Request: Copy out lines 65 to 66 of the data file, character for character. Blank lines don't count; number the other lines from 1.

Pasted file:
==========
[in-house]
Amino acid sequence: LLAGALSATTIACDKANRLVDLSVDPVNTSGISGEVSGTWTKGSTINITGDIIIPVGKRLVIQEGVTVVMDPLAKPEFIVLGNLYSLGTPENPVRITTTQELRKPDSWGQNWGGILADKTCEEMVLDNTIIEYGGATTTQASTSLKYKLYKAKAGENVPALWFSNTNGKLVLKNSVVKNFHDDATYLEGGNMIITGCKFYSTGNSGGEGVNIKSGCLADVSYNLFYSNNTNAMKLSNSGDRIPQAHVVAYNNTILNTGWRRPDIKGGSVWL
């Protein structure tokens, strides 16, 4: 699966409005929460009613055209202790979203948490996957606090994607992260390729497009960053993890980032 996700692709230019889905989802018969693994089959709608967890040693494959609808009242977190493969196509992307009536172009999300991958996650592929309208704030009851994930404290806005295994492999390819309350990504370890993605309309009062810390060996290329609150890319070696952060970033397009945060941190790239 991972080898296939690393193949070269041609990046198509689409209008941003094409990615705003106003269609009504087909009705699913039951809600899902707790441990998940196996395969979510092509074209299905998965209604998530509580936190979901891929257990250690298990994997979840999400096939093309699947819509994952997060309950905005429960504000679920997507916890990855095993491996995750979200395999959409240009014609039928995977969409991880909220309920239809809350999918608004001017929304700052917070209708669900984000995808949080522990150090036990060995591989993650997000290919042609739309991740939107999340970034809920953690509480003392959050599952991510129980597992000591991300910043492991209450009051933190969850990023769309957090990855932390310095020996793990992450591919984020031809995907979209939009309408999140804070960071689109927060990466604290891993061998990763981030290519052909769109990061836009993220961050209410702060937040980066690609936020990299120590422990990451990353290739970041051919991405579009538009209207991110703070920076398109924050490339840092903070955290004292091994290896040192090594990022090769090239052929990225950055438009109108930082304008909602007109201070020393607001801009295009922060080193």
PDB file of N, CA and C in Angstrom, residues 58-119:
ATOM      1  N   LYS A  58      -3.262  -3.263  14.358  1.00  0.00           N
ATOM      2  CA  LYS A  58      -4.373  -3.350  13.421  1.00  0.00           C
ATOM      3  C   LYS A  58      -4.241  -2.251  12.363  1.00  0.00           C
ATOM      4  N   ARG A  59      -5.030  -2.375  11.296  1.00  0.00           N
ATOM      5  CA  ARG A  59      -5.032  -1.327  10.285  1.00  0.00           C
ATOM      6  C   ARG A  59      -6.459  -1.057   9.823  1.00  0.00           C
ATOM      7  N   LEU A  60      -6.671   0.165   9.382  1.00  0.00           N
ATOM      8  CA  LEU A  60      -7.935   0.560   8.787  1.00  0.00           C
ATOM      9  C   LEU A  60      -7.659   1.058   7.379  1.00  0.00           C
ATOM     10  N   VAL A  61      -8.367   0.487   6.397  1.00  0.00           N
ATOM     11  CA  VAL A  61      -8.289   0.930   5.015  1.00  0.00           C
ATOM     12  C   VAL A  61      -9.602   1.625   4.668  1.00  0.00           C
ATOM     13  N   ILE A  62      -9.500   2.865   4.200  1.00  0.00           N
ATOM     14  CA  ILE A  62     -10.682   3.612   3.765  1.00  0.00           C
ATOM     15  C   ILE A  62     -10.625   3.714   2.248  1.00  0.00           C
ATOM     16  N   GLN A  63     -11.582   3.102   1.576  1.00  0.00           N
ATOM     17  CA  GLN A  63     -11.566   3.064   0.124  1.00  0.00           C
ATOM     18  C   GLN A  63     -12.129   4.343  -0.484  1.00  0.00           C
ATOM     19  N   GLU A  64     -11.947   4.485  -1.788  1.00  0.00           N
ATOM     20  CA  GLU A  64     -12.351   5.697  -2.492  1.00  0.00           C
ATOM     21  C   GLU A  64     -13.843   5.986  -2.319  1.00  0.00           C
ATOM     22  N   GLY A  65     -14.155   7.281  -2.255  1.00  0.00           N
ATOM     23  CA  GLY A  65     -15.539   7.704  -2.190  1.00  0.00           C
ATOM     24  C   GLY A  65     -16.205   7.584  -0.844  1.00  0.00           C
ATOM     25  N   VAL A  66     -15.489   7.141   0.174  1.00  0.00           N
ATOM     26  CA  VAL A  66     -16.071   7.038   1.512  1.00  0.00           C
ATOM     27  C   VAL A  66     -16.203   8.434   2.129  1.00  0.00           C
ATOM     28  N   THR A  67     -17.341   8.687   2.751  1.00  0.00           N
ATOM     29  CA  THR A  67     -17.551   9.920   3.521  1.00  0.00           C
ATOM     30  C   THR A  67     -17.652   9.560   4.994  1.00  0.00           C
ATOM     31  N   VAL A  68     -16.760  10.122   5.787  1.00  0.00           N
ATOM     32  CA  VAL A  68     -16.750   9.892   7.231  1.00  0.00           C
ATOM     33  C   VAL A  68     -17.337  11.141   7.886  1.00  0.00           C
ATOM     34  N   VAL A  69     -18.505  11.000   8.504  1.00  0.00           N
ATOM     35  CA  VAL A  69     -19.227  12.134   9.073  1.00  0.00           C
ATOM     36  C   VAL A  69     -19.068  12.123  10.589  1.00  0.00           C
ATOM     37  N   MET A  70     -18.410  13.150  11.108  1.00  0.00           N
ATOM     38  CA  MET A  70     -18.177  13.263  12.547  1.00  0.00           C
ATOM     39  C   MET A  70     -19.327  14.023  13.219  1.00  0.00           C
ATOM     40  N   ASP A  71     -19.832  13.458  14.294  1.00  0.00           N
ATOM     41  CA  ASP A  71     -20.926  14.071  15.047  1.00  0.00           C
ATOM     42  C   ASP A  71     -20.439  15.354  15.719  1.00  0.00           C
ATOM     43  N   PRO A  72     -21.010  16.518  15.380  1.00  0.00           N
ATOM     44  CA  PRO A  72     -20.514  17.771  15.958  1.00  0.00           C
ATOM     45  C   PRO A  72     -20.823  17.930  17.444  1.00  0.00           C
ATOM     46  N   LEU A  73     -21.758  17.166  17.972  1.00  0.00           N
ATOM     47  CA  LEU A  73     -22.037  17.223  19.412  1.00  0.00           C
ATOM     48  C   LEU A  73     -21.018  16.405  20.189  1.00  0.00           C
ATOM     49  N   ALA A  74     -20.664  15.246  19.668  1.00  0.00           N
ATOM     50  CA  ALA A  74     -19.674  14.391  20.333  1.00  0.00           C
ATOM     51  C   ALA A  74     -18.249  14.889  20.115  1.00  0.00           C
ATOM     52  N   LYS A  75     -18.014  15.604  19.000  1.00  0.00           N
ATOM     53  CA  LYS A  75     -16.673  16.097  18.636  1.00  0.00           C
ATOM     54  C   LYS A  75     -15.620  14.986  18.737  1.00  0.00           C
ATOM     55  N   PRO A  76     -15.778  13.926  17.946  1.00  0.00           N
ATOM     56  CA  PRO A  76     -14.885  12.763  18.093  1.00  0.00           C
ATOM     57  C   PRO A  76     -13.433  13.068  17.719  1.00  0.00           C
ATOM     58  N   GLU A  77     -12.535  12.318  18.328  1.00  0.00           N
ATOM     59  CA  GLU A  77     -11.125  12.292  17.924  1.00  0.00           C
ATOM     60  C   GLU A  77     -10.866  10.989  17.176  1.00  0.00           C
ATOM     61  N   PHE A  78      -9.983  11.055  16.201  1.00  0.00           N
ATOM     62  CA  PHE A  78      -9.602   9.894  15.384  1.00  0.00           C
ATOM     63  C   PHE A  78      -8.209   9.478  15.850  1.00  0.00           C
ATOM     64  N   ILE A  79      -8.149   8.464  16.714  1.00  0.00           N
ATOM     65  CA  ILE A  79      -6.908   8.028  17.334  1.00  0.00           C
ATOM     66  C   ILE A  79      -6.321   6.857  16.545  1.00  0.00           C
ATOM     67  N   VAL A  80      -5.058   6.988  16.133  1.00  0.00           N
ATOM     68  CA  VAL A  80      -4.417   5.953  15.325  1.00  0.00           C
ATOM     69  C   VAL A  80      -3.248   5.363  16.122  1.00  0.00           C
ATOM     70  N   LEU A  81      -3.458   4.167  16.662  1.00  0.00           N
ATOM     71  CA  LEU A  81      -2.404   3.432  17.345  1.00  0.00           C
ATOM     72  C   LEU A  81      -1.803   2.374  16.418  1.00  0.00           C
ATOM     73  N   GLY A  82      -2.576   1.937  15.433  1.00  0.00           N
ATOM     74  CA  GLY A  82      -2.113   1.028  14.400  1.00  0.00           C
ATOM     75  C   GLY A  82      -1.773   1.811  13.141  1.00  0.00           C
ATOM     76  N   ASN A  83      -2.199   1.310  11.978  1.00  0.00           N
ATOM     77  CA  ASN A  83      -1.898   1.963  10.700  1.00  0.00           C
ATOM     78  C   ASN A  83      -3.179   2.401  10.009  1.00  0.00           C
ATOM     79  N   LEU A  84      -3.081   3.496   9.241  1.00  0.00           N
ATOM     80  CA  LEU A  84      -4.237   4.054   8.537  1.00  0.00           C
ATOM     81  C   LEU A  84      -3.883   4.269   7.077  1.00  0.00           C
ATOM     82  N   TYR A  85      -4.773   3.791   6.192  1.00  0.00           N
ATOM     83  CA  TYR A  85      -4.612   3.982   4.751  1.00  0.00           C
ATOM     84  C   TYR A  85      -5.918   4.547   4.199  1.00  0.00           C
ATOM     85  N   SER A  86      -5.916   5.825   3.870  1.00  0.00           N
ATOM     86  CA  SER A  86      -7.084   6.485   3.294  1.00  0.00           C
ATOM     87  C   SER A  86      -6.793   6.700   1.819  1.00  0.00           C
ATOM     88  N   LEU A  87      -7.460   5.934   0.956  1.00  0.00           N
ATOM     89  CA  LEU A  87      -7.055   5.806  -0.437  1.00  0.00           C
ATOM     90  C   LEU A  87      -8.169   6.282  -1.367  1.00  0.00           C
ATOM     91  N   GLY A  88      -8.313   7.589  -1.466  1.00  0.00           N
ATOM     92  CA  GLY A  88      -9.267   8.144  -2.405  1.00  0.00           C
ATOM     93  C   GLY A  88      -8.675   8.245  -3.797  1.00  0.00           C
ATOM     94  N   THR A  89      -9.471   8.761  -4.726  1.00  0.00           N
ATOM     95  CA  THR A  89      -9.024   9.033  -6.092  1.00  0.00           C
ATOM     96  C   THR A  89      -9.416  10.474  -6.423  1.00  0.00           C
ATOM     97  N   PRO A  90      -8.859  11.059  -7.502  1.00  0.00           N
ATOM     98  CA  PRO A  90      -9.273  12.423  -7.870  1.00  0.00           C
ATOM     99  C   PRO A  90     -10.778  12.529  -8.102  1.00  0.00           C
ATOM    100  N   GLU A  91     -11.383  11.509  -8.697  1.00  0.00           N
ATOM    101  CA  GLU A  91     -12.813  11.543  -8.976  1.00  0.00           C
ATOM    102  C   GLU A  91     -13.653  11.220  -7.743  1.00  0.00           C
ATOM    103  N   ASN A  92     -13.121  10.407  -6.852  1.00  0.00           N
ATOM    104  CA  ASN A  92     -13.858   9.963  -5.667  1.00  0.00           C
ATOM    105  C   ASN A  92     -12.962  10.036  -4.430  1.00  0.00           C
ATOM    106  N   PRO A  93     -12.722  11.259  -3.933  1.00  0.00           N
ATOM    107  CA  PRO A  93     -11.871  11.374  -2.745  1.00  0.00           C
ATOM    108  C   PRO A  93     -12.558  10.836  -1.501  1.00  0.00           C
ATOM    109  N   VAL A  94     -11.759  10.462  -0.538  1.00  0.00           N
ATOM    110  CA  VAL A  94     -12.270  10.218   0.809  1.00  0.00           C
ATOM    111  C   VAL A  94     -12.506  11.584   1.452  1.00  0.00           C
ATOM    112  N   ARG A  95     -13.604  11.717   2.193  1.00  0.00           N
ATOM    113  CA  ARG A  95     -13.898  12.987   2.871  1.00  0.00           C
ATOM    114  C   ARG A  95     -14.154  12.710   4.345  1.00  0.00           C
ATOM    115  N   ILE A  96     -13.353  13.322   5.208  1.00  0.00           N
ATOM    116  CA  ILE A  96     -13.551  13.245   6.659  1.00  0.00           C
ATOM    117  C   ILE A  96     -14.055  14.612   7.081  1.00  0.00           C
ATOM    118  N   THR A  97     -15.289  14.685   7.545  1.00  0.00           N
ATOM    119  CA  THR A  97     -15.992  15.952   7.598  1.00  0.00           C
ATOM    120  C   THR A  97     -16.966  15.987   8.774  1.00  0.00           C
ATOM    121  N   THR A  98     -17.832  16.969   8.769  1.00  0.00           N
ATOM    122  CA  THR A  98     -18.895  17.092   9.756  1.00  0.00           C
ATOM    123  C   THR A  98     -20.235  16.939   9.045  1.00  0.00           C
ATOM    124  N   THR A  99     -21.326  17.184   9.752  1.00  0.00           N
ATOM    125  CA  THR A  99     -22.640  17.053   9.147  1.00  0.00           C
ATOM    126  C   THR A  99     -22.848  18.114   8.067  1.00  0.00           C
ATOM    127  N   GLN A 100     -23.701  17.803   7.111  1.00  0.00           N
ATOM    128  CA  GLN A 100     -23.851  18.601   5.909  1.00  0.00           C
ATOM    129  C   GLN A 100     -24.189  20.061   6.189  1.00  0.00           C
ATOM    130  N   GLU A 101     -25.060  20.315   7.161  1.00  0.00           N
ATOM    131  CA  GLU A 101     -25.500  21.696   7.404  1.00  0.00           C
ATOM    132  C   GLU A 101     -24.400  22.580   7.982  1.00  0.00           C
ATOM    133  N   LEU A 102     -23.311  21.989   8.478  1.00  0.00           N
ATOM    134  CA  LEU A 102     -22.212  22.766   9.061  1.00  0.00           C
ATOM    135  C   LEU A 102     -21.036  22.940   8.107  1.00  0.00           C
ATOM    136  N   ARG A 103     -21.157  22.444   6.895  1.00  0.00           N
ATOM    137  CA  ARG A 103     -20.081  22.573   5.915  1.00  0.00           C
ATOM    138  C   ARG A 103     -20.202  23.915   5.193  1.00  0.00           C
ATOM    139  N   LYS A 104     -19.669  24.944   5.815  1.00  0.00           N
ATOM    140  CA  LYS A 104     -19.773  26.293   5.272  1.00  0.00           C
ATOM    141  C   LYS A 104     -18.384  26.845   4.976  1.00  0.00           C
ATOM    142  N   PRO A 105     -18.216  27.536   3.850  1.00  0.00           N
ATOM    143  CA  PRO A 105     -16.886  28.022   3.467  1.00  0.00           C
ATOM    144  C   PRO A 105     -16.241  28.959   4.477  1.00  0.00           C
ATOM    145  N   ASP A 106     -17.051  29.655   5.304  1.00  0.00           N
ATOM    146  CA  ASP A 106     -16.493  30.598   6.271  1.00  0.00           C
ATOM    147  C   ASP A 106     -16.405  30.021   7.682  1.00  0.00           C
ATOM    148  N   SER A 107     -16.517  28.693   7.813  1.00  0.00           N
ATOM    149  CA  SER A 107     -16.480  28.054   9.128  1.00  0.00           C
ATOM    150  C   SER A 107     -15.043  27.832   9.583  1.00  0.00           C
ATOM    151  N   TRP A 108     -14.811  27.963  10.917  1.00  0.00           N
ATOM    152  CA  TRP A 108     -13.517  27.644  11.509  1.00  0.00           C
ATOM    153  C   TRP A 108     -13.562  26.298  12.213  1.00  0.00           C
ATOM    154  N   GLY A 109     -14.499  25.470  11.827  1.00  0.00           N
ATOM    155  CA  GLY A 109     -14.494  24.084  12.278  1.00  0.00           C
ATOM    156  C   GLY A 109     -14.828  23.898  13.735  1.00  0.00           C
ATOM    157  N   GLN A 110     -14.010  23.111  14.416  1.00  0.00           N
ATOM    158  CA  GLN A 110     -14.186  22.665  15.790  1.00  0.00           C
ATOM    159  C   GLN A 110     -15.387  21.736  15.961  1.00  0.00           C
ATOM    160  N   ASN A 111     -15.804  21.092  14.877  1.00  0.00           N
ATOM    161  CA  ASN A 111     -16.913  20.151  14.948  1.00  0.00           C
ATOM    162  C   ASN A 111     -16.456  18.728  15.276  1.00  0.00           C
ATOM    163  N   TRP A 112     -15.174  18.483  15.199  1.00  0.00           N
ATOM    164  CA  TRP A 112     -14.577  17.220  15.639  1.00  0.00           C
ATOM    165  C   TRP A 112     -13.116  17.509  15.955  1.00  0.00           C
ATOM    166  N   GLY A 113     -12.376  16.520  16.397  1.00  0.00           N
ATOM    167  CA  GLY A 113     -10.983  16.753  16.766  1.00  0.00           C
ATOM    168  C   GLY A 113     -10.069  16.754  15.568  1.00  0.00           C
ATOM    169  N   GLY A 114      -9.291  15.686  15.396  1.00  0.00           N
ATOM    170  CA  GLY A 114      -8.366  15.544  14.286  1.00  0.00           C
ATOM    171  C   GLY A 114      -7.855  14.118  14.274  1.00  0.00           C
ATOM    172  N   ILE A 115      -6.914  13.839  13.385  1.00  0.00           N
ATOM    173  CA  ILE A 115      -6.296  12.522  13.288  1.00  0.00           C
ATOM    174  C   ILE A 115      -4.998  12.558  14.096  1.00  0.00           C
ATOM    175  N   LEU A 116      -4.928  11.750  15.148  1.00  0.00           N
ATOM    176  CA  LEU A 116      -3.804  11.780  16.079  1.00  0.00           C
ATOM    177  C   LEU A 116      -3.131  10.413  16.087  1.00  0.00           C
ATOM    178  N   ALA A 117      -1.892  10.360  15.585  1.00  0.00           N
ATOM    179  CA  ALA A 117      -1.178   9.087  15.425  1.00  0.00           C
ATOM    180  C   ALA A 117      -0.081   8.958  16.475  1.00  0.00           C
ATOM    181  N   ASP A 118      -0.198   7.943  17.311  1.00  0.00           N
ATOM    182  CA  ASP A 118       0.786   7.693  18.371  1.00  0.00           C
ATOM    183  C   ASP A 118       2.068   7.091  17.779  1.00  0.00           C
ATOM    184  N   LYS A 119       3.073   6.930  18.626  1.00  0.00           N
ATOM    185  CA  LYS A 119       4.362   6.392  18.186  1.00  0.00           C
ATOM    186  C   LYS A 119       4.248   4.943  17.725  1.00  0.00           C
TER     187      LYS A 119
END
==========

ATOM     61  N   PHE A  78      -9.983  11.055  16.201  1.00  0.00           N
ATOM     62  CA  PHE A  78      -9.602   9.894  15.384  1.00  0.00           C